Provisions in Student Success Initiative Mean More Obstacles for Foster Youth

By Erica Hellerstein

For some community college students, $500 a semester might not seem like an unreasonable fee to pay for a full year of education.

But for Rebecca Taylor, a former foster youth who attended City College of San Francisco, it was much more than she could afford on her already modest budget.

“I definitely had a couple moments during my education where I seriously thought, is this worth it? “ she said. “Do I want to take on extra hours, do I want to go to school?”

To help supplement the cost, Taylor applied for the California Board of Governors (BOG) fee waiver, which covered her enrollment fees. She was also working at the time to compensate her housing expenses. With her hectic schedule her grades suffered in two of her courses. Luckily, she retook the courses and didn’t lose the waiver.

Next year, foster youth students in the position Taylor was once in might lose their financial assistance. According to a 2012 bill being implemented now that makes a variety of policy changes for California Community Colleges (CCC), low-income college students (including foster youth) will lose access to the tuition fee waiver currently available to them if they are on academic probation for two consecutive semesters.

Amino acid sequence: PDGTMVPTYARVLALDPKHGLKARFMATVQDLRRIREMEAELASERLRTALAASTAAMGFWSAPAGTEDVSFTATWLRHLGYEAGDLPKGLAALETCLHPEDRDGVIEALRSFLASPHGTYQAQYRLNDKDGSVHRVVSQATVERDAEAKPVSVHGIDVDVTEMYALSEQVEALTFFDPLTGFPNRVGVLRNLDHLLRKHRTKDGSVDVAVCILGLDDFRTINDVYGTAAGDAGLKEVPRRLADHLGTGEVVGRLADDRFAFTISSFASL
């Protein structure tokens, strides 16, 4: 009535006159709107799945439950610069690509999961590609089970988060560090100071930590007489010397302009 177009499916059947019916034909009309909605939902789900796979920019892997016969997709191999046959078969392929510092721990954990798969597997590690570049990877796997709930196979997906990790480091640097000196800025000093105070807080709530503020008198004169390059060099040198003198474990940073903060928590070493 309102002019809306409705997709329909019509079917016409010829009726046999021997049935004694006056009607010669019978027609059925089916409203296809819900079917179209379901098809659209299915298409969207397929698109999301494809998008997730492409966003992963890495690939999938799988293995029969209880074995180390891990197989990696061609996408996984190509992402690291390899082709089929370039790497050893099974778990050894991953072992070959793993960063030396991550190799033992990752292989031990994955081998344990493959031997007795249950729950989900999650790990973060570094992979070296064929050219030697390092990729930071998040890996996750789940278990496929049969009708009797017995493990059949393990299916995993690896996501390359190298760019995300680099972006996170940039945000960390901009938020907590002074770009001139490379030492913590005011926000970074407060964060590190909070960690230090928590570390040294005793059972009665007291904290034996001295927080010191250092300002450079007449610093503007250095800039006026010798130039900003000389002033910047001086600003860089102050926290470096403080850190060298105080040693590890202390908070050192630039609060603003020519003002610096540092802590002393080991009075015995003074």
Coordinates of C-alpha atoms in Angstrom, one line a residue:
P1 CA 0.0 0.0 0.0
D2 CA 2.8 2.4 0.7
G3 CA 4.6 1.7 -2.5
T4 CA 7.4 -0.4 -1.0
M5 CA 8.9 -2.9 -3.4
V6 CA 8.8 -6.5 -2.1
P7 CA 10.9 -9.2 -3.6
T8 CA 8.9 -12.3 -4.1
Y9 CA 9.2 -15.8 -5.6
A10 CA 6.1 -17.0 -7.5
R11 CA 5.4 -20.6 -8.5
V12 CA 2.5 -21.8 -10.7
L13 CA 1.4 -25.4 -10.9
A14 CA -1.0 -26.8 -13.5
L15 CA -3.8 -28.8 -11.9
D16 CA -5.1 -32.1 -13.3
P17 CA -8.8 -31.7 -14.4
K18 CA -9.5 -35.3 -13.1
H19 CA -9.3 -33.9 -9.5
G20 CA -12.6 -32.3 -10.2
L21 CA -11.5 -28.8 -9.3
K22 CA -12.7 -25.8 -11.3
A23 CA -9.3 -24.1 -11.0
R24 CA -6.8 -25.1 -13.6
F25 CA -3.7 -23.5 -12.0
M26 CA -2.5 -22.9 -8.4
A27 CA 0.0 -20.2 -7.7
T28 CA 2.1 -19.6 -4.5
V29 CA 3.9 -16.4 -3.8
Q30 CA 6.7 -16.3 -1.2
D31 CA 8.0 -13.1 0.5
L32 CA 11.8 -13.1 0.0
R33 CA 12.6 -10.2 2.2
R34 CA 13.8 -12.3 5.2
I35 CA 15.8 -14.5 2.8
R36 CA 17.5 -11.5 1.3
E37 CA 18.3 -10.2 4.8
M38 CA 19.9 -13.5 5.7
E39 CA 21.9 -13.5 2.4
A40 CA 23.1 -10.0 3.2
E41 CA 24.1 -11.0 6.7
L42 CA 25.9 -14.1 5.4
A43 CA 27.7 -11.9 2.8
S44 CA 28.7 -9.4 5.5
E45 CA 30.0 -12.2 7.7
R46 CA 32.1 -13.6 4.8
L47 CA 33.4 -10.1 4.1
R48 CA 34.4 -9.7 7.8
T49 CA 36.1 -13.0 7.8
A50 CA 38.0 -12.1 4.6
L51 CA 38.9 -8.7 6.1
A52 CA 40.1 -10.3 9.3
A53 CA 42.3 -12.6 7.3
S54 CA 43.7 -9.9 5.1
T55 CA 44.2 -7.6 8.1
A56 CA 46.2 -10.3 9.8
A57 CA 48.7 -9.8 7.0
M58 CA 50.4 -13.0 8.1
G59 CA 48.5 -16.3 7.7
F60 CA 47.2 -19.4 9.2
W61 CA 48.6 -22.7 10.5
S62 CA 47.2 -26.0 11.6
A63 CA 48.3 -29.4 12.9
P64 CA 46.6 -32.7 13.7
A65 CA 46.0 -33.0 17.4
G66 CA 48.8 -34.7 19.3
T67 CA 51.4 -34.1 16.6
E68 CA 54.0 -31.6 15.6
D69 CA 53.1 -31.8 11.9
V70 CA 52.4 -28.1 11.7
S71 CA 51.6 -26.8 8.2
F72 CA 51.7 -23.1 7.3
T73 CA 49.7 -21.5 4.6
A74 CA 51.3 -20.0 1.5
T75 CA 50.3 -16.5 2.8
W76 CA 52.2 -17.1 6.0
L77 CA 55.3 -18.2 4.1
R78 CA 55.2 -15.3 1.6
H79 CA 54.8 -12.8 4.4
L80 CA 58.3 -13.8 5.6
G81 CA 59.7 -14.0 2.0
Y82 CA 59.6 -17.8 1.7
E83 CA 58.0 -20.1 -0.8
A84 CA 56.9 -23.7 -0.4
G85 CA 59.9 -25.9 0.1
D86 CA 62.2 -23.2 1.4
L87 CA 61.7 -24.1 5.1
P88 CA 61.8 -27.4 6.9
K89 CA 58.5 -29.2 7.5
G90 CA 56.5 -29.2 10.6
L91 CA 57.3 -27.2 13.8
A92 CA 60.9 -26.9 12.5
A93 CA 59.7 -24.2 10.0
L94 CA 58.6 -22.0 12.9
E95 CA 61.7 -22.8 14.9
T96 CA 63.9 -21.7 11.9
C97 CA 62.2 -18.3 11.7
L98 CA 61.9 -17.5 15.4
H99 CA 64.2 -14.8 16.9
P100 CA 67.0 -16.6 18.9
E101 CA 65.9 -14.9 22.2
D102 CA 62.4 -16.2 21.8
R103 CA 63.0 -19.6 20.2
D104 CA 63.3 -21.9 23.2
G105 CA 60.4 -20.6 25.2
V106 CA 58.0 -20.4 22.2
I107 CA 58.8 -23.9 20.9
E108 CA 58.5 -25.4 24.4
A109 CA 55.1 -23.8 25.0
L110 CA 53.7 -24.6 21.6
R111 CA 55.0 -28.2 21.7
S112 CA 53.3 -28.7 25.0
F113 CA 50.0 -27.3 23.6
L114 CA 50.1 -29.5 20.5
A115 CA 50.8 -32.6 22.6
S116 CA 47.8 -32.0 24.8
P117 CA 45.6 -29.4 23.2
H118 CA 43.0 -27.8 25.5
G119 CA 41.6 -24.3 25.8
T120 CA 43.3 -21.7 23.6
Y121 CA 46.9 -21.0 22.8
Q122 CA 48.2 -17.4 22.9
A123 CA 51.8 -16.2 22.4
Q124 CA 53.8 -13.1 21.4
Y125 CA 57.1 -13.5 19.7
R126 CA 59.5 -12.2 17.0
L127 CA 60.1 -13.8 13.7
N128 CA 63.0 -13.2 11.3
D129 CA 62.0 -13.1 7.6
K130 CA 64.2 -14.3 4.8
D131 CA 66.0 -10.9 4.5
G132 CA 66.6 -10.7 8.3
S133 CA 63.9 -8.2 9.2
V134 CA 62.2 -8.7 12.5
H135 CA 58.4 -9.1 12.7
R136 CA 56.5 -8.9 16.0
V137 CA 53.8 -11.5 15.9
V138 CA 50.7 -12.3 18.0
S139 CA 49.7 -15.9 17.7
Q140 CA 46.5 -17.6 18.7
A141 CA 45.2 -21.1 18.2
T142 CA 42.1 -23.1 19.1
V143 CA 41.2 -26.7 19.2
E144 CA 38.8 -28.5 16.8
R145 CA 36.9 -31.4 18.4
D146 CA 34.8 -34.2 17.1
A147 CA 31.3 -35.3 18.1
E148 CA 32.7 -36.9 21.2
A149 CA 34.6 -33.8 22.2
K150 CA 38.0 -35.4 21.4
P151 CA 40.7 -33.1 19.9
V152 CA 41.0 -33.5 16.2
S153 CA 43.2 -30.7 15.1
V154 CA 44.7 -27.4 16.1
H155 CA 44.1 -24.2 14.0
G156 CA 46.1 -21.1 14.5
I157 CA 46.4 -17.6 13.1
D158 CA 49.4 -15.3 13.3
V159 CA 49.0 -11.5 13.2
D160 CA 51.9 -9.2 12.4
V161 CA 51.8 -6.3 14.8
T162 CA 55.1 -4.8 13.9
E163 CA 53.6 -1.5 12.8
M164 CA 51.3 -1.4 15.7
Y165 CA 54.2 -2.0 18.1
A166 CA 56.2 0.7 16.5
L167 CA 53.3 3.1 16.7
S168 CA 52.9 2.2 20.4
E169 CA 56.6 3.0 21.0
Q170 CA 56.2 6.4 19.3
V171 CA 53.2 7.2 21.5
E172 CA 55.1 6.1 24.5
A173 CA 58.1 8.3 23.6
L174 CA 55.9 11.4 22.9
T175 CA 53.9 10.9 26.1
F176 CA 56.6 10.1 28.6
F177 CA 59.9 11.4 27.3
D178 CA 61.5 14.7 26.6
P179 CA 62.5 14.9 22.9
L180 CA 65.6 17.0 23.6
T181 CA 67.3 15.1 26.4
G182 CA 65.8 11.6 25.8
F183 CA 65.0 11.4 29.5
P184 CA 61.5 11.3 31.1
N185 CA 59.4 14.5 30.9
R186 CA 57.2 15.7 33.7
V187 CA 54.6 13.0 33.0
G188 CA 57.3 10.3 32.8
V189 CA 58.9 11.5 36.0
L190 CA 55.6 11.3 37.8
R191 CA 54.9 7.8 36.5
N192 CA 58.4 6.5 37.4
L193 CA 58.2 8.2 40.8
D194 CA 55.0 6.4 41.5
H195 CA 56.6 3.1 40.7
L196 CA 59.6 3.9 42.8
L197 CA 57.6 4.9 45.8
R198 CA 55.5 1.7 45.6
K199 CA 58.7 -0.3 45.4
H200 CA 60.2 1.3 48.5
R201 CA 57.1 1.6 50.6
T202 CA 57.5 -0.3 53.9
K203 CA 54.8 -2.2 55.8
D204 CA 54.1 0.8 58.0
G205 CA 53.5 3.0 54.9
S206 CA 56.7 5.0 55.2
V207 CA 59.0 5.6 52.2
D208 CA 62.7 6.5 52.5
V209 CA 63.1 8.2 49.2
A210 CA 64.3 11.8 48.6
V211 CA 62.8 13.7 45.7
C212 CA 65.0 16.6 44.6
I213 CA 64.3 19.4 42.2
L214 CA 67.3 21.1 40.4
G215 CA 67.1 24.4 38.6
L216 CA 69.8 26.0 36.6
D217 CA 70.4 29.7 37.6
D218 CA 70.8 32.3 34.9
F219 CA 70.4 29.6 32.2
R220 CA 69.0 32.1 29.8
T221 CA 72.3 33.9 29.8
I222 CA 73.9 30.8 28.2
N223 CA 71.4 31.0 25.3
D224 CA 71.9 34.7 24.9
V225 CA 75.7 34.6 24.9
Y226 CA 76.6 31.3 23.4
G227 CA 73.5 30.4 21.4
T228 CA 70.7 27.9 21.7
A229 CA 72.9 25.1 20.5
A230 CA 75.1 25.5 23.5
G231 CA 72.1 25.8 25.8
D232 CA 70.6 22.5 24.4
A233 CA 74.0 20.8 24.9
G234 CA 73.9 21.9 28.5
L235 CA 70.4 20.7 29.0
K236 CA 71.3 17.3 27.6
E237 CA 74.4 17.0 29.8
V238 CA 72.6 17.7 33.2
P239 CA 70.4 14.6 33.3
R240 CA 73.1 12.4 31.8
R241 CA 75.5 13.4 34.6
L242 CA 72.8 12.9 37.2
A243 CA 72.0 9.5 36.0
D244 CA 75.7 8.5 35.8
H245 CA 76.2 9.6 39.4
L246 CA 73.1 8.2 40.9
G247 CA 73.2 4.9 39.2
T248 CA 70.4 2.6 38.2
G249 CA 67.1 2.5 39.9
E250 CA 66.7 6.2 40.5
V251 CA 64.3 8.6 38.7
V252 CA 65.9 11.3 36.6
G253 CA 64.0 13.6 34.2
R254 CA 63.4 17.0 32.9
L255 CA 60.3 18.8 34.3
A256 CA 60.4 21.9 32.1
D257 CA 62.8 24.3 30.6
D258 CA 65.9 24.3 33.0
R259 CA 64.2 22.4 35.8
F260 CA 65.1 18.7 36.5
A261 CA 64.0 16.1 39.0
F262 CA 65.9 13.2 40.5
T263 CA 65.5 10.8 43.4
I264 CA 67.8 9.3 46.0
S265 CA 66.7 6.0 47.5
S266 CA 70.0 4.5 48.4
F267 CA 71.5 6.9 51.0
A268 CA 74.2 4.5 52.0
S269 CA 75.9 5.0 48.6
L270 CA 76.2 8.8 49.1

Taylor says that if she had been placed on academic probation and lost her BOG waiver, she doesn’t think she would have been able to finish up at City College, and continue her education at San Francisco State University, where she is within one semester of graduating.

“I don’t see how it would have been possible financially. I don’t see how that would have happened,” she said.

In January 2011, the California Community Colleges Board of Governors established the Student Success Task Force, which was created to improve the educational outcomes of students and save students and taxpayers money through efficiencies. Those efficiencies included penalizing students who don’t move through their classes in a timely fashion.

In September 2012, The Student Success Act (SB1456) was signed into law. Currently, the Board of Governors is in the process of implementing these provisions, including two that advocates say will negatively impact foster youth.

“These young people are more disadvantaged than even disadvantaged students,” said Amy Lemley, policy director at the John Burton Foundation. “If they do not have this fee waiver, they will not be able to persist. And the small gains we’ve made are going to be lost.”

Advocates contend that one provision — that low-income community college students will lose access to the tuition waiver if they are placed on academic probation for two consecutive semesters — is not appropriate for foster youth, who have a unique set of challenges that need to be taken into consideration.

California is home to one out every five community college students in the country, according to California Community Colleges, the primary backer of the Student Success Initiative. More than a quarter of University of California students start at a community college, and more than half of California State University students start at one.

CCC argues that with declining financial support, the schools must focus resources on students with the best prospects for academic progression.